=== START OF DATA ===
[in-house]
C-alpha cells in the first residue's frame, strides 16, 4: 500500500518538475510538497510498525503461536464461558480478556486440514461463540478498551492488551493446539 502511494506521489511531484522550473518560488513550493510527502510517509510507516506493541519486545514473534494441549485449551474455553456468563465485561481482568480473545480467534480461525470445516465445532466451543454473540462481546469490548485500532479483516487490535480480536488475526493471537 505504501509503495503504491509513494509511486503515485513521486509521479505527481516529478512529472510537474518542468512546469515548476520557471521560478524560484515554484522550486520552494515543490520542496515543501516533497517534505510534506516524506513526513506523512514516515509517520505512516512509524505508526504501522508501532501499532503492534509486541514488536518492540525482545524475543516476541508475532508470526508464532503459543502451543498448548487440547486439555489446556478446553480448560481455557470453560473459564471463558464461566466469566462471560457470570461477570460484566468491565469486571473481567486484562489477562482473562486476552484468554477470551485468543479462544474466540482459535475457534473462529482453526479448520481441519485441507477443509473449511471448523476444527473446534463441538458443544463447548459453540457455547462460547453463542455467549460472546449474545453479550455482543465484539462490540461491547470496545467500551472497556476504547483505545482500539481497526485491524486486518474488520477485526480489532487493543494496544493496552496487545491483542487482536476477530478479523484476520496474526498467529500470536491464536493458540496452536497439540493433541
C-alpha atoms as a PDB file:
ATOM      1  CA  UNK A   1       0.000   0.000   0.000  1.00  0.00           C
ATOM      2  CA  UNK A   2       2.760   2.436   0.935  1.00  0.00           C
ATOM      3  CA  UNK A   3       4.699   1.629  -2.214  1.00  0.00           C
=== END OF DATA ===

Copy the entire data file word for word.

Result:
[in-house]
C-alpha cells in the first residue's frame, strides 16, 4: 500500500518538475510538497510498525503461536464461558480478556486440514461463540478498551492488551493446539 502511494506521489511531484522550473518560488513550493510527502510517509510507516506493541519486545514473534494441549485449551474455553456468563465485561481482568480473545480467534480461525470445516465445532466451543454473540462481546469490548485500532479483516487490535480480536488475526493471537 505504501509503495503504491509513494509511486503515485513521486509521479505527481516529478512529472510537474518542468512546469515548476520557471521560478524560484515554484522550486520552494515543490520542496515543501516533497517534505510534506516524506513526513506523512514516515509517520505512516512509524505508526504501522508501532501499532503492534509486541514488536518492540525482545524475543516476541508475532508470526508464532503459543502451543498448548487440547486439555489446556478446553480448560481455557470453560473459564471463558464461566466469566462471560457470570461477570460484566468491565469486571473481567486484562489477562482473562486476552484468554477470551485468543479462544474466540482459535475457534473462529482453526479448520481441519485441507477443509473449511471448523476444527473446534463441538458443544463447548459453540457455547462460547453463542455467549460472546449474545453479550455482543465484539462490540461491547470496545467500551472497556476504547483505545482500539481497526485491524486486518474488520477485526480489532487493543494496544493496552496487545491483542487482536476477530478479523484476520496474526498467529500470536491464536493458540496452536497439540493433541
C-alpha atoms as a PDB file:
ATOM      1  CA  UNK A   1       0.000   0.000   0.000  1.00  0.00           C
ATOM      2  CA  UNK A   2       2.760   2.436   0.935  1.00  0.00           C
ATOM      3  CA  UNK A   3       4.699   1.629  -2.214  1.00  0.00           C